Here’s a puzzle for you: Reuters wrote up this article: WSJ Cuts Prices in Battle With New York Times, in which they report that the Journal slashed subscription rates by as much as 80%.80%? Really?
From Reuters: The newspaper, the first read for many in the business world, has mailed some Times subscribers an offer for home delivery for $10 per month, undercutting the $40 price that existing Times subscribers pay in the New York City area.
A virtually identical offer for $2.29 per week is available for new subscribers who apply online, though it excludes access to the Journal’s pay-to-see website. Existing Journal subscribers pay about $30 per month and get website access.
Reuters claims the scheme is an effort to squash the New York Times with their new New York City addition, reportedly set to debut on April 26.
But Ryan Chittum at Columbia Journalism Review does the maths and finds some faults in the story.
He notes that the Journal has had notoriously lower subscription rates than the New York Times for quite some time.
An 80% decrease to $10 a month would, in fact, mean that the original subscription rate was $600.
As the Journal told CJR, the full price for a print-only subscription is $363, (but with an introductory first-year rate of $119).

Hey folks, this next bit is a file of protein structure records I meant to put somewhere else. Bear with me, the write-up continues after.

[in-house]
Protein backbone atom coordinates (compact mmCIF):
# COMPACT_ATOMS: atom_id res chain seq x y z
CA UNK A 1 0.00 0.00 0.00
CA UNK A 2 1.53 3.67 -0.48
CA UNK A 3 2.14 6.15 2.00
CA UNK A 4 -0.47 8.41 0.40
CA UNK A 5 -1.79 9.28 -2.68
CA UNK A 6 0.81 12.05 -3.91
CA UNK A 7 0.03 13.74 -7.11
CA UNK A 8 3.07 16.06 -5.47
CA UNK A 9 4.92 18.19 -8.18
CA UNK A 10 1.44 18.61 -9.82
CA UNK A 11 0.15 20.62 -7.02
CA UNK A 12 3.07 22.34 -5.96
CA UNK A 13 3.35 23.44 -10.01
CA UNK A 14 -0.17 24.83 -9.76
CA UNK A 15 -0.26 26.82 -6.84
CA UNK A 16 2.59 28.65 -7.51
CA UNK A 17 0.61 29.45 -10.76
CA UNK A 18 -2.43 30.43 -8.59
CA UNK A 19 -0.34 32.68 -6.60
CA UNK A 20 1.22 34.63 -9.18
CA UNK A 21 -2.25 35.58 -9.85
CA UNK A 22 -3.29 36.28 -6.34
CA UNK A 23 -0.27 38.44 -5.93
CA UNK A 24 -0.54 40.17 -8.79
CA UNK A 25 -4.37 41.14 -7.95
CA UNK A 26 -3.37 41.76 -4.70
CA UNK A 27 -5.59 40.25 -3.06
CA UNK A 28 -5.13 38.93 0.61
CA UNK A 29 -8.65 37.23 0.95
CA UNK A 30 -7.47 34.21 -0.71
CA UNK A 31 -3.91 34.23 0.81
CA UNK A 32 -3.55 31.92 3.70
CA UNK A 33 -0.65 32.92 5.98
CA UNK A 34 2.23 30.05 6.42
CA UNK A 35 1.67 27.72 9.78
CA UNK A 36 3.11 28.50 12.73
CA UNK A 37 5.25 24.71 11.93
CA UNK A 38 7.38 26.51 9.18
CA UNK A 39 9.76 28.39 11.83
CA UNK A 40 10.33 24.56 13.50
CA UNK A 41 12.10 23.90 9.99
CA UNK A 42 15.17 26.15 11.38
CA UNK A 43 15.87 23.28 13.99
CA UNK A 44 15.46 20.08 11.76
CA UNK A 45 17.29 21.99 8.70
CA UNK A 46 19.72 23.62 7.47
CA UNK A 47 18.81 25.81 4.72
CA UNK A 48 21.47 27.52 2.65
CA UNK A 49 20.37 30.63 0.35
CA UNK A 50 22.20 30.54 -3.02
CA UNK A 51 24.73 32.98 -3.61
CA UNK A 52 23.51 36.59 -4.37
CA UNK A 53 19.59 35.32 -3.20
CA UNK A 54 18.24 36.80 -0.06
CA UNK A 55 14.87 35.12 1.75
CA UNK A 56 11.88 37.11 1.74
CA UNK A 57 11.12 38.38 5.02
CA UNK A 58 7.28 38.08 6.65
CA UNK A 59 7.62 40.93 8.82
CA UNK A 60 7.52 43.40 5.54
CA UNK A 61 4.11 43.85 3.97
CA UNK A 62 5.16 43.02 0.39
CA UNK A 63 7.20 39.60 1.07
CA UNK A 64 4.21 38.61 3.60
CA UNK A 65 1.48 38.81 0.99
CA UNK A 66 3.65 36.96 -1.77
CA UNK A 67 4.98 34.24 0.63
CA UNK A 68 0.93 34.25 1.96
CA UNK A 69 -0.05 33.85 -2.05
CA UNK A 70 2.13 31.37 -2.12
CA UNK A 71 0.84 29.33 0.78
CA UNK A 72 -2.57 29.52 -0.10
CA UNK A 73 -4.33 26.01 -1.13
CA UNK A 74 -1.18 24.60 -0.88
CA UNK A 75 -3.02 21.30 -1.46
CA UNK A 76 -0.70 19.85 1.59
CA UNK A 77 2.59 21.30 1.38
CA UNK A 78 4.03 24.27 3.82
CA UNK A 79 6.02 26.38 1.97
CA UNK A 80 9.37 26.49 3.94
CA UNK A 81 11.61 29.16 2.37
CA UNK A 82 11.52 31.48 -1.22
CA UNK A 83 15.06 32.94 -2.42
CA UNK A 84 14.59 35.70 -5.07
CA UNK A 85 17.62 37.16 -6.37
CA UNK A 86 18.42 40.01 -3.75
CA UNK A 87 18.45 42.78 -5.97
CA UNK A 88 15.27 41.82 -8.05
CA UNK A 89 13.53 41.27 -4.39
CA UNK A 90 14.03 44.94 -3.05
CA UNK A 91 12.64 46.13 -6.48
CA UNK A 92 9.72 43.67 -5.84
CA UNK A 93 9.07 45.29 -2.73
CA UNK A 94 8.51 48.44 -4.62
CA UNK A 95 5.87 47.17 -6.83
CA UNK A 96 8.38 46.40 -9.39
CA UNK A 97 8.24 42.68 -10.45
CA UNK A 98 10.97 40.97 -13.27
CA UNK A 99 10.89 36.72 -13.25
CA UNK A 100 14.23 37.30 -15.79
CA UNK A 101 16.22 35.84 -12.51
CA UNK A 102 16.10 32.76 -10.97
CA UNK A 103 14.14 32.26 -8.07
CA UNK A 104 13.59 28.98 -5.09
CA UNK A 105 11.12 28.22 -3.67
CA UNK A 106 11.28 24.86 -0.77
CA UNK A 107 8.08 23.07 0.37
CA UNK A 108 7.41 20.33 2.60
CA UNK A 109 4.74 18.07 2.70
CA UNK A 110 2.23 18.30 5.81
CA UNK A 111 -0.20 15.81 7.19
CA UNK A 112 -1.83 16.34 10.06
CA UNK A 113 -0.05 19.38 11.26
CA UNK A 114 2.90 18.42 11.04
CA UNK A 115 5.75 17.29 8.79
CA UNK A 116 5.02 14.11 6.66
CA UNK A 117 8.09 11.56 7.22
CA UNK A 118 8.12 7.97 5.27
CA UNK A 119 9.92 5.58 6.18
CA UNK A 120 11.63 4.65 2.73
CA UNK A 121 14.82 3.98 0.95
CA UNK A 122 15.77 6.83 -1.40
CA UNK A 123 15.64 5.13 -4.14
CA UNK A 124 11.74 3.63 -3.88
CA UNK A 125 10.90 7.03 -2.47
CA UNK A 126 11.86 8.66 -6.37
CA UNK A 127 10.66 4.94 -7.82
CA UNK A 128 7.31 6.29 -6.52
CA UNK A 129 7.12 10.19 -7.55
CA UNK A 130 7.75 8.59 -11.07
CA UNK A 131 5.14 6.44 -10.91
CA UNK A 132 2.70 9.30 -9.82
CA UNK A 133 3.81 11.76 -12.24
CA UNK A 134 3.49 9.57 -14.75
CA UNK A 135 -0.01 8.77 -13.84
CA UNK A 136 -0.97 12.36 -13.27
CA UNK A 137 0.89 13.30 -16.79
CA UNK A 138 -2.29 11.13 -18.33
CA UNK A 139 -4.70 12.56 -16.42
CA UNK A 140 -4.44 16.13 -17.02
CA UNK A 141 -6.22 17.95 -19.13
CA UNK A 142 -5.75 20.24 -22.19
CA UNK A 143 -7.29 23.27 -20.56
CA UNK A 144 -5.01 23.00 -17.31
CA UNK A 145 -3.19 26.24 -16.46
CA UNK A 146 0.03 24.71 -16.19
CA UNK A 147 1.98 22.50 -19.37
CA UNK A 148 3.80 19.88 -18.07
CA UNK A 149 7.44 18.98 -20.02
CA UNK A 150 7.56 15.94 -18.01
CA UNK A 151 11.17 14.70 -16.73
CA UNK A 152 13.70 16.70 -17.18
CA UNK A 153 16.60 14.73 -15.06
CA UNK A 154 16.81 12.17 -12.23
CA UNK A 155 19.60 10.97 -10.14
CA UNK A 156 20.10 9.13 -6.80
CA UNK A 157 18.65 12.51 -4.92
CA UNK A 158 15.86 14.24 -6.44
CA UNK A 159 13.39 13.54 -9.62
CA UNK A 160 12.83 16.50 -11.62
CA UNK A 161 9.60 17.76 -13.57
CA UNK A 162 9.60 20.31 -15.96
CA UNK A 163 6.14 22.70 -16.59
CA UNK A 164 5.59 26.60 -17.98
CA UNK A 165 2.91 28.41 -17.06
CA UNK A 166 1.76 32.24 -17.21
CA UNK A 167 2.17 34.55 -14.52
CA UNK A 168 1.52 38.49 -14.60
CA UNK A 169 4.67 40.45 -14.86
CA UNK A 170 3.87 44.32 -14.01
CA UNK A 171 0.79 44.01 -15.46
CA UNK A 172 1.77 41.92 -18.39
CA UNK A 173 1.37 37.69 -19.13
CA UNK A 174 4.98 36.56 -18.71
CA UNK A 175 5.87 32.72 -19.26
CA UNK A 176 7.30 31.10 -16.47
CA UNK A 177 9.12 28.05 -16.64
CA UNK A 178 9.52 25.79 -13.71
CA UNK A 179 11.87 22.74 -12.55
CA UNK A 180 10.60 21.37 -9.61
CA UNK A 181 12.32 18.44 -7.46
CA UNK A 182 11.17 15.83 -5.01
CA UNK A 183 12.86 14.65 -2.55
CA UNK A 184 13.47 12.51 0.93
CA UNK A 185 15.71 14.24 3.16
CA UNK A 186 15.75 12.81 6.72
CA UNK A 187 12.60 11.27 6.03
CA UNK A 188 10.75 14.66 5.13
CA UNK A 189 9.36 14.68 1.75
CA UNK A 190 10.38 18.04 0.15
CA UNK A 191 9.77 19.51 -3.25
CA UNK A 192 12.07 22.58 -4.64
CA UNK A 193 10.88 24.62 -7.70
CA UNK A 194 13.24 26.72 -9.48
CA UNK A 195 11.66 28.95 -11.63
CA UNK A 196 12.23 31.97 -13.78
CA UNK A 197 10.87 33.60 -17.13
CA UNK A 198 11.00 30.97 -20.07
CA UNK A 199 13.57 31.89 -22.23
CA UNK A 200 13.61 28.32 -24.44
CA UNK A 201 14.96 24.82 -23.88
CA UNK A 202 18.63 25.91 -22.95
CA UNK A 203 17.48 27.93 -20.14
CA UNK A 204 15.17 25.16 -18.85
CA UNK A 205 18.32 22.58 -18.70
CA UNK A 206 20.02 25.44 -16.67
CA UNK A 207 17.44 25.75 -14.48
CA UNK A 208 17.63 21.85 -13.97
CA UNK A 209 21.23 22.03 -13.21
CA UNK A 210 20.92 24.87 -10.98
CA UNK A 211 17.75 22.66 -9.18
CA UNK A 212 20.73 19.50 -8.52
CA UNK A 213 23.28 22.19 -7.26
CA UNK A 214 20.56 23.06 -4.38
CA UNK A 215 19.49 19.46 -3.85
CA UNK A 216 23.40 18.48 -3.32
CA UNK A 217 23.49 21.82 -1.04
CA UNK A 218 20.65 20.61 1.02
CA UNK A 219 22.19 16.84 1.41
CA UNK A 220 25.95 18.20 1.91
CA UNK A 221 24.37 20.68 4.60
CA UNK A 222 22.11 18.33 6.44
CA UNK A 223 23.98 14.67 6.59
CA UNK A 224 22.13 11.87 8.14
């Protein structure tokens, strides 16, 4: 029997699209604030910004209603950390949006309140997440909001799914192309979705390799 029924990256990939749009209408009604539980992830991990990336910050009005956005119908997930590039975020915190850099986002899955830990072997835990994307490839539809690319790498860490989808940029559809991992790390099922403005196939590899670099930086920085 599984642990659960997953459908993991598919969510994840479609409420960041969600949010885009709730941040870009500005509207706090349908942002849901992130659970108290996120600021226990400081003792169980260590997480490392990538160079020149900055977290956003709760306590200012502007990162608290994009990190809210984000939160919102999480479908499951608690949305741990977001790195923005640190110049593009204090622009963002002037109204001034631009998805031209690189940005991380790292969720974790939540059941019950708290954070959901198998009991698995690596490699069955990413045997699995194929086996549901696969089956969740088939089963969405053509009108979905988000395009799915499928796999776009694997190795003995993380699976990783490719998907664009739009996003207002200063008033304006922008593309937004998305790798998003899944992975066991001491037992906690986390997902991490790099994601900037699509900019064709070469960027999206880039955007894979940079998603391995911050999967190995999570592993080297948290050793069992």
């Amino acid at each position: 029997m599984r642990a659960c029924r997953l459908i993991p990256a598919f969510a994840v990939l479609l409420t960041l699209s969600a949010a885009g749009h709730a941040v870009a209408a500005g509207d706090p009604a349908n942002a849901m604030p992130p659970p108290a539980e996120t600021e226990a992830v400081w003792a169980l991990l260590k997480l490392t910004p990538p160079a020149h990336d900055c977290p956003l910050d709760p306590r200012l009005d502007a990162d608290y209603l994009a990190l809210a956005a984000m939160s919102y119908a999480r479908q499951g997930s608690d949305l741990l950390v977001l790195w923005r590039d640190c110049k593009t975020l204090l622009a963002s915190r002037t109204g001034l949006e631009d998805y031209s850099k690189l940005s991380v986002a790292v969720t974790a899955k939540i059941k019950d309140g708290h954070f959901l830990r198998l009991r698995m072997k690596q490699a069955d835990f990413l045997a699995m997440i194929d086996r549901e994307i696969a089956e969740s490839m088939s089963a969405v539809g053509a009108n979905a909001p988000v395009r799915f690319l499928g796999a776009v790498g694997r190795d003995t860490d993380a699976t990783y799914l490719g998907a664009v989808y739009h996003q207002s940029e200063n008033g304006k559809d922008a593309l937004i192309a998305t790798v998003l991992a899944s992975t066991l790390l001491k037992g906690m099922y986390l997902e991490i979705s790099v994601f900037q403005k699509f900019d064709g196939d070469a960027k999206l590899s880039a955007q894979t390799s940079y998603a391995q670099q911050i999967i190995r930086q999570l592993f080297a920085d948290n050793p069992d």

The 80% decrease that is advertised on the Journal’s subscription page is not a cut from subscription price to subscription price, but rather a cut from newsstand price to subscription price (the newsstand price for the paper, is someone bought it every day for a year, is $595.)
Also, the $10 monthly subscription is also not limited to Times subscribers, but to anyone who is interested in signing up online. Access to the print Journal is $2.29 a week.
While the numbers may not point to a direct assault on the New York Times, it does highlight a portion of the Wall Street’s Journal strategy to crush the Times.
But the Times isn’t worried. We contacted spokeswoman Diane McNulty:
The New York Times has faced competition on every newsstand and in every format, but we have a strong affinity with our readers and believe they will continue to select the New York Times.
Our distinctive New York coverage of everything from government and politics to culture, fashion, and business commands a deeply loyal and engaged audience in print and online that is almost three times the size of the Journal’s.
The Wall Street Journal did not return a request for comment.
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